CHAIN LETTER is yet another movie that has languished in the sort of release hell that only a select group of films enjoy (THE POUGHKEEPSIE TAPES and ALL THE BOYS LOVE MANDY LANE being two others of recent note that still have yet to see a decent release). The production was completed in 2007, it saw a very limited theatrical release in 2010, and it hit the home entertainment market just this year.
CHAIN LETTER is a basic slasher flick in which a group of kids are slaughtered one-by-one by a hulking disfigured killer. Where the movie falls apart is in its attempt to trying to work in a socially relevant message about our obsession with technology, such as the Internet and cell phones. No one has any privacy any more, we’re all connected 24/7, and so on, and this is the basic premise. One of the kids receives an anonymous chain letter on his computer that implies that if he doesn’t forward it to five friends someone will die. Lo and behold, people do die! And here is the kicker: the killer uses a chain to murder his victims. Clever, huh?
Despite the fact kids are being butchered left, right, and center, the adults seem to be doing little to protect them. Keith (THE THING) David’s detective character comes across as a one-man army trying to get to the bottom of things, aided very briefly by Betsy (SAW franchise) Russell’s journalist. Brad (HALLOWEEN) Dourif stirs up the paranoia as a school teacher (and provides probably the most enjoyable performance in this movie). However, these are all basically extended cameo roles, since the focus of the movie, as with any other slasher flick, is the teens. While none of them is too obnoxious, you won’t shed any tears when they die.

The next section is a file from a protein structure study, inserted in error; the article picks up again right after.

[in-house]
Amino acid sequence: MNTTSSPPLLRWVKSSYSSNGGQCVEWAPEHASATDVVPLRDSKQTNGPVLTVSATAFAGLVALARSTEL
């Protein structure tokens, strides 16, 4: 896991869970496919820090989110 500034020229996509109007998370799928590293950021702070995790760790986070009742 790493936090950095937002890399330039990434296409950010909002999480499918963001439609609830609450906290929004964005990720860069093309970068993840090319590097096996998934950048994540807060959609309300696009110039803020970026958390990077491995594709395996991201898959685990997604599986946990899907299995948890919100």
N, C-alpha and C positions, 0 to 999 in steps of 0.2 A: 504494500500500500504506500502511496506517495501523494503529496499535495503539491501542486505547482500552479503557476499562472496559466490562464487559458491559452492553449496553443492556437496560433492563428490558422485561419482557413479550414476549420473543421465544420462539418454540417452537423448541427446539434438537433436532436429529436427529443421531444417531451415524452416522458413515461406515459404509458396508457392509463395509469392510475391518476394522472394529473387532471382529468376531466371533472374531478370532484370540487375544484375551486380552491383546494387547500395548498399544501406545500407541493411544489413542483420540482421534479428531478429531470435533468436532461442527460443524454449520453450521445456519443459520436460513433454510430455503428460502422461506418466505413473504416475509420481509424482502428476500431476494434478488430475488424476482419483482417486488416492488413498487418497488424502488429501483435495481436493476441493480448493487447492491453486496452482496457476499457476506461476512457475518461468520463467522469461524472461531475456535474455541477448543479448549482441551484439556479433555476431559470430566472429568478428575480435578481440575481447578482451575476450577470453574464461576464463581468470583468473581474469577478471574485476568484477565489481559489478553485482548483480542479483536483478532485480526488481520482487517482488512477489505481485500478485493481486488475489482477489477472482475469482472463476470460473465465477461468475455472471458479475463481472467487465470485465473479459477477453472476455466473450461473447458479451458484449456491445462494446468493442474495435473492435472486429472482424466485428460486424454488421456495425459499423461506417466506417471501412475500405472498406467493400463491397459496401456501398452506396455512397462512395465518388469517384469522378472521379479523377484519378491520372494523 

The killer is played by Michael Bailey Smith, who you may remember from THE HILLS HAVE EYES redux from a few years back, but to tell the truth, he could have been played by anyone. Don’t expect any answers as to why he’s doing what he’s doing, as this film doesn’t provide any.
Aside from the somewhat messy execution of ideas and plotting, there’s one area in which the film does succeed, and succeed well: the death scenes. These are gory, bloody affairs that leave little to the imagination, so if you’re going to rent or buy this movie, I suggest getting the Unrated version. I picked up the 2-disc release, which has both the Unrated and the R-rated versions and have no desire to sit through the theatrical version.
Whether you will enjoy CHAIN LETTER will depend entirely on your expectations. If you want a mindless gory slasher flick, then you’ll probably get a fair amount of enjoyment out of it. If you want a well-thought-out insightful look at the horrors of modern technology, prepare to be very disappointed. For me, it’s the sort of movie I’ll just stick in when I’m in the mood for gore and not much else. The film’s fairly well made, and, as I mentioned, the death scenes are fun. CHAIN LETTER may have sat in limbo for three years, leaving the main plot a bit dated, but there still is some fun to be had.